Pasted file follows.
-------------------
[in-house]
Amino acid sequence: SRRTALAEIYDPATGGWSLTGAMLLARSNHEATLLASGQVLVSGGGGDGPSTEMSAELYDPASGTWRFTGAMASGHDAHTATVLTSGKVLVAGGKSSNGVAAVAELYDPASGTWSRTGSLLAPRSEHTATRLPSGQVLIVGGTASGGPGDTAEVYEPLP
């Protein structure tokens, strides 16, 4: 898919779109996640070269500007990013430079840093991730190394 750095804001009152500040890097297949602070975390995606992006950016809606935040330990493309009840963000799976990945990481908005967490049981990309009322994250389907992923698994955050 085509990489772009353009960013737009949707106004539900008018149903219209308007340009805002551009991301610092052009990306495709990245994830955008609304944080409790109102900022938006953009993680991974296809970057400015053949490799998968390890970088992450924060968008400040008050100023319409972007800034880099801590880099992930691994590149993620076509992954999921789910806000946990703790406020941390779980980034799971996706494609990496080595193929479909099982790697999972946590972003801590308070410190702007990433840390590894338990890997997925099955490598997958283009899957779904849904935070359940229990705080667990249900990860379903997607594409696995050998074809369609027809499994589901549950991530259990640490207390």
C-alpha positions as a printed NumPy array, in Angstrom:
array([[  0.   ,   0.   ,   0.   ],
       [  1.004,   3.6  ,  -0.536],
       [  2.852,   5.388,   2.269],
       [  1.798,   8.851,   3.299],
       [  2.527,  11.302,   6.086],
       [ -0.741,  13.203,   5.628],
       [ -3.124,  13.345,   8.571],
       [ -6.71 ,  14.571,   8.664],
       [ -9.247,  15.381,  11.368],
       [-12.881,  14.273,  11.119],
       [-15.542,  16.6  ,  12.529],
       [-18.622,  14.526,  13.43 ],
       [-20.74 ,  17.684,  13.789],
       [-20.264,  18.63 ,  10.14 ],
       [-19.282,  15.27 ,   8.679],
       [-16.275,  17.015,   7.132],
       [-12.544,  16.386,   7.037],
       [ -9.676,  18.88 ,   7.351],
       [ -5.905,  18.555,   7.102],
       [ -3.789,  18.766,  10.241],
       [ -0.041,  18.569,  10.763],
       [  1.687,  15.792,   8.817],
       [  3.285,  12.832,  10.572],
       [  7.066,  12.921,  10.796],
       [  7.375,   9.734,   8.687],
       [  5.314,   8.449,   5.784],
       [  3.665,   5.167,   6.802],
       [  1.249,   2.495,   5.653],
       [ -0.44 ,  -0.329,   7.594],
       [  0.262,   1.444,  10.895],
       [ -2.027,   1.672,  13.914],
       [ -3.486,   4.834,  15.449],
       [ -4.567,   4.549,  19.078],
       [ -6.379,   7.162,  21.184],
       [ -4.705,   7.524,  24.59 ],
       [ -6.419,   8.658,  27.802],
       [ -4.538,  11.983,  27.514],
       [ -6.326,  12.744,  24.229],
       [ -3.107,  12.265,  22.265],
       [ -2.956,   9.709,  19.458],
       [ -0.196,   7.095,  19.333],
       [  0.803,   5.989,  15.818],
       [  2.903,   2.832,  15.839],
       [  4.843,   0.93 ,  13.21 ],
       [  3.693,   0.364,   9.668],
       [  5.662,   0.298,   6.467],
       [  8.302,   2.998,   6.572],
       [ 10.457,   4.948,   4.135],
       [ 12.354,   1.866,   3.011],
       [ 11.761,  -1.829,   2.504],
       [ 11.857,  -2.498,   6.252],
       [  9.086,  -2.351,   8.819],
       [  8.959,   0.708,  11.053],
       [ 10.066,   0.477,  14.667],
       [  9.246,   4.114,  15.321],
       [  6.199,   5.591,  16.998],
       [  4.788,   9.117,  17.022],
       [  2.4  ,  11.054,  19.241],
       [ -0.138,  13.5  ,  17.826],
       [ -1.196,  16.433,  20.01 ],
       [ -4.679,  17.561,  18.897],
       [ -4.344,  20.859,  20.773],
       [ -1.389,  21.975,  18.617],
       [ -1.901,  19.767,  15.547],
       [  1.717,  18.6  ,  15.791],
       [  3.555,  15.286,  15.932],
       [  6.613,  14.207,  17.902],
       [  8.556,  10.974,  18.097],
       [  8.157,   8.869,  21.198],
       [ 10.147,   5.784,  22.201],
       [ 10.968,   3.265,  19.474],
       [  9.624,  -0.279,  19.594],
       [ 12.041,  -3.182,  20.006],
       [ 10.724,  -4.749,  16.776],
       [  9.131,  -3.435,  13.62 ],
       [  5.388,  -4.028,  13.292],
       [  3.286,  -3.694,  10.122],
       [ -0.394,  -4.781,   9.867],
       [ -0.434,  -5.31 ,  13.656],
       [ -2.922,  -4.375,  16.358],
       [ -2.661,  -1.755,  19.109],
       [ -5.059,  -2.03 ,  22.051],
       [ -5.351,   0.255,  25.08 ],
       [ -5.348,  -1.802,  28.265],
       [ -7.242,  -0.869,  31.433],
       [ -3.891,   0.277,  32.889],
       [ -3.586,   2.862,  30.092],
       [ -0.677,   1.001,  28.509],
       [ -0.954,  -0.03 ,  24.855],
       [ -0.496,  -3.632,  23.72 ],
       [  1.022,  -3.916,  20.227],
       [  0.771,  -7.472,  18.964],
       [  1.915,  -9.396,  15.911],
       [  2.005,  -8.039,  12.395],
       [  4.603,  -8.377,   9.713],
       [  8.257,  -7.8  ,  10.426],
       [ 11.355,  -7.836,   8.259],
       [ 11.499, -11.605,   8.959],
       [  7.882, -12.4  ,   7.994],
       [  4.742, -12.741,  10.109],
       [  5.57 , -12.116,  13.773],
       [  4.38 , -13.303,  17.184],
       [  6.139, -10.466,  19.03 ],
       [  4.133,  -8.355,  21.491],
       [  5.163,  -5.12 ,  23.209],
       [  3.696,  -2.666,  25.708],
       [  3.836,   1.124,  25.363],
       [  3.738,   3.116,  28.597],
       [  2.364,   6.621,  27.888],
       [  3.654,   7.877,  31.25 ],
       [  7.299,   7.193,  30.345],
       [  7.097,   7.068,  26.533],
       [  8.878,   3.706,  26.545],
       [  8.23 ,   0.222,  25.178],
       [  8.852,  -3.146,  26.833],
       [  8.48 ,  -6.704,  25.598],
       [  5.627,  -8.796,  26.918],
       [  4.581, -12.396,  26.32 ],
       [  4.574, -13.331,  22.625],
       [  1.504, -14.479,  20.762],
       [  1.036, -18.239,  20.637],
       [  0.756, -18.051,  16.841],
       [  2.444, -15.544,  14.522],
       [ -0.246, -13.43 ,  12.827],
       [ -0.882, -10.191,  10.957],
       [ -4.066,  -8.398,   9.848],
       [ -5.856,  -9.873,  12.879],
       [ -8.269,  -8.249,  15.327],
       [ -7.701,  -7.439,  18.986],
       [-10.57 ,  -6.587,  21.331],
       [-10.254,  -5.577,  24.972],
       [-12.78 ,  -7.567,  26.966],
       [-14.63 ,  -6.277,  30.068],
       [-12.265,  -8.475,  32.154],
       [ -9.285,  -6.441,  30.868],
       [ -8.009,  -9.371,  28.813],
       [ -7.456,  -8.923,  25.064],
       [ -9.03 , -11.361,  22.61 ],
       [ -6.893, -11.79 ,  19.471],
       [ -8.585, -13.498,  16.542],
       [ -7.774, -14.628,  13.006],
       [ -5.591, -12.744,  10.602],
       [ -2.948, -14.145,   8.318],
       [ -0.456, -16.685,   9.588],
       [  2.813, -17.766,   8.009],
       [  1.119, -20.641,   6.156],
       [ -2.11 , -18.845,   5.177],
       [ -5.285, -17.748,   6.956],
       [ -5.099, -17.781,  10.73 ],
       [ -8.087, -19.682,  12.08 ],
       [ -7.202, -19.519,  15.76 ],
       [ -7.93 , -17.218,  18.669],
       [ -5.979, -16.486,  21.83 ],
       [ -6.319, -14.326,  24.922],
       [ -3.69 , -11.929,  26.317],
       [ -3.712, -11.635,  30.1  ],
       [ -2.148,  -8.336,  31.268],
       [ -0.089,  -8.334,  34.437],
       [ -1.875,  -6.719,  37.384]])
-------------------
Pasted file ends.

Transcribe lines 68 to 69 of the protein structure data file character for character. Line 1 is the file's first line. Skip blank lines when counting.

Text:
       [ -1.901,  19.767,  15.547],
       [  1.717,  18.6  ,  15.791],